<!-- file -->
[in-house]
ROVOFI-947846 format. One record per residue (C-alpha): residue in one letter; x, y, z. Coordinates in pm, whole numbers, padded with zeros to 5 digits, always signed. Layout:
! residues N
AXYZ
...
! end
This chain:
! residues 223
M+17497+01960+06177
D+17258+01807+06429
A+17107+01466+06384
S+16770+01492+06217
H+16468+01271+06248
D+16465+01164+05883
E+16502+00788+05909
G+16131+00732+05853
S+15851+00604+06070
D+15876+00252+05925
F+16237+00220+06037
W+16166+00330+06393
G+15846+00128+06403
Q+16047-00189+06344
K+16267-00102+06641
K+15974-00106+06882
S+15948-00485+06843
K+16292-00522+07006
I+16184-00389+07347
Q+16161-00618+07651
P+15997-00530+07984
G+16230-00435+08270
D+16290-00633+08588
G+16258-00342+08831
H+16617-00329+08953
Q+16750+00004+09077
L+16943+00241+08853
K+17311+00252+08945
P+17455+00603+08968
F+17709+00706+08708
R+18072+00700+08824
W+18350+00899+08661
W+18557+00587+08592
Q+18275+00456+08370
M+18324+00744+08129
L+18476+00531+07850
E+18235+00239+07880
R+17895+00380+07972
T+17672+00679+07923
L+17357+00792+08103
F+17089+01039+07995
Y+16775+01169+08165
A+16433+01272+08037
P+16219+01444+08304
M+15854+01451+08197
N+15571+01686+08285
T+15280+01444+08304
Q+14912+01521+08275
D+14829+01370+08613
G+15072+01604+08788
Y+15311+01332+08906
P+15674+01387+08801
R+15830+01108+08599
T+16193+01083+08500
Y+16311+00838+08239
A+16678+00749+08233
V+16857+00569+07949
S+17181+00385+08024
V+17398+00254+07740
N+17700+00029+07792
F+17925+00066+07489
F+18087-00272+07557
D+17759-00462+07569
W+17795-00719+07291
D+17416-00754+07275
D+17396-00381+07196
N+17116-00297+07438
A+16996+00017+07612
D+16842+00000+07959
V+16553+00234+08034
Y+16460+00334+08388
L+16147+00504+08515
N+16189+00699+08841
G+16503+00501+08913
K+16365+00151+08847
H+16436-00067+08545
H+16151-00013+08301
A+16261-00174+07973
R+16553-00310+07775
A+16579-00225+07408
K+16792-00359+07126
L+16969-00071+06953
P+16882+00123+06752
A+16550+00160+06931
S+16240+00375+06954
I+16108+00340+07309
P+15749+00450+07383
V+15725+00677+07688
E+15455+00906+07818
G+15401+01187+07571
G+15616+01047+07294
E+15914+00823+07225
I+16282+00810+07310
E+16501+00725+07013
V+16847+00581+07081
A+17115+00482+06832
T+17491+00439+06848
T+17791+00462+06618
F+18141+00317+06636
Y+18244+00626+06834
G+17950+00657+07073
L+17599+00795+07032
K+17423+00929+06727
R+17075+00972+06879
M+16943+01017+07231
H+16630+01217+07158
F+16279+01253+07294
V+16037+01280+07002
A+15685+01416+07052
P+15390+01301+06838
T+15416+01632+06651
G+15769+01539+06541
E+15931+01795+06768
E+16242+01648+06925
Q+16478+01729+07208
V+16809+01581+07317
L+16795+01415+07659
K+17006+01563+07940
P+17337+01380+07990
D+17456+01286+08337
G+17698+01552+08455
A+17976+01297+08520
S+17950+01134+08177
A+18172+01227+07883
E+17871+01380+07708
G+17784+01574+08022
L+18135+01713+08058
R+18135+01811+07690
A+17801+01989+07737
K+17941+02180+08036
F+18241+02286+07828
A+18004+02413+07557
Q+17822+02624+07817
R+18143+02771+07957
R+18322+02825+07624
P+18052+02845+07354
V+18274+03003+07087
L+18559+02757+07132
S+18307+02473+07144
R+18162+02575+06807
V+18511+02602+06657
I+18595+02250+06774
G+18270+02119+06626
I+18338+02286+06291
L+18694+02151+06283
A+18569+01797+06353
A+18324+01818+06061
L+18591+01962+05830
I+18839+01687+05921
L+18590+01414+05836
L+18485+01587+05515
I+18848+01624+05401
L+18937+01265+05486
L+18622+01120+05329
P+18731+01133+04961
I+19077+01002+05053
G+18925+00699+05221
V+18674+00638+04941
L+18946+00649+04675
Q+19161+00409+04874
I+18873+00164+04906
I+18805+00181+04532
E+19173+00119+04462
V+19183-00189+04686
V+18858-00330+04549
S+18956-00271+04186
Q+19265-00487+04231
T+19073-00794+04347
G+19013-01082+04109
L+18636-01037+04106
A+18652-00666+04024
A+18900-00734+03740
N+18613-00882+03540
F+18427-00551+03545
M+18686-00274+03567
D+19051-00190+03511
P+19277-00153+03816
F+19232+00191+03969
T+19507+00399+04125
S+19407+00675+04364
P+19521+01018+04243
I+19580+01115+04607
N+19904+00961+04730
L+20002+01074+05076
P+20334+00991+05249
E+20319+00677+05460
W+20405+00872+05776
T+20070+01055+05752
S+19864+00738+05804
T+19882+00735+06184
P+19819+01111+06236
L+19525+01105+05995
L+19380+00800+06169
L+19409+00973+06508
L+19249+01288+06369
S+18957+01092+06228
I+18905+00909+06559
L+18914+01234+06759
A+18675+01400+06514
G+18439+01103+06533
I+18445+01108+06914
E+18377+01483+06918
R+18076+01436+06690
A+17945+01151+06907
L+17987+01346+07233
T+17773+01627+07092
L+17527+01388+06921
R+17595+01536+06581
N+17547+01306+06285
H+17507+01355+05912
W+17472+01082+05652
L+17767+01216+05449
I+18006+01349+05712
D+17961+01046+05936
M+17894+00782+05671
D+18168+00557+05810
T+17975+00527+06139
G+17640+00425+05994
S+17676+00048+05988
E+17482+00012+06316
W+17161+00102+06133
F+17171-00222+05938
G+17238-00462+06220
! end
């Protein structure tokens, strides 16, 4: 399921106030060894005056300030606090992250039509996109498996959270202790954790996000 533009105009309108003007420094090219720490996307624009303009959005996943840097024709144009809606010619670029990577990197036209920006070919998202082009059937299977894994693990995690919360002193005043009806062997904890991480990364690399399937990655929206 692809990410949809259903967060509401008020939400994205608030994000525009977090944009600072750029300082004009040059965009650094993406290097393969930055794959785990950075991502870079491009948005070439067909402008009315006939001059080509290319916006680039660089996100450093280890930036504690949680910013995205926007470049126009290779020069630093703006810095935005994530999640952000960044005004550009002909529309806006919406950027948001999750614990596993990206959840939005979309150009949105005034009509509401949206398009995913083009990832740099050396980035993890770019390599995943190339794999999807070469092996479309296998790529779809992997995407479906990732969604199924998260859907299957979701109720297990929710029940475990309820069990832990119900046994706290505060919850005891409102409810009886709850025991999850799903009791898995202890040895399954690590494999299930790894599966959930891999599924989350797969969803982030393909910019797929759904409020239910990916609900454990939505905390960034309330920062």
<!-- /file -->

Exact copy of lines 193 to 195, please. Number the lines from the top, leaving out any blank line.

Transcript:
P+20334+00991+05249
E+20319+00677+05460
W+20405+00872+05776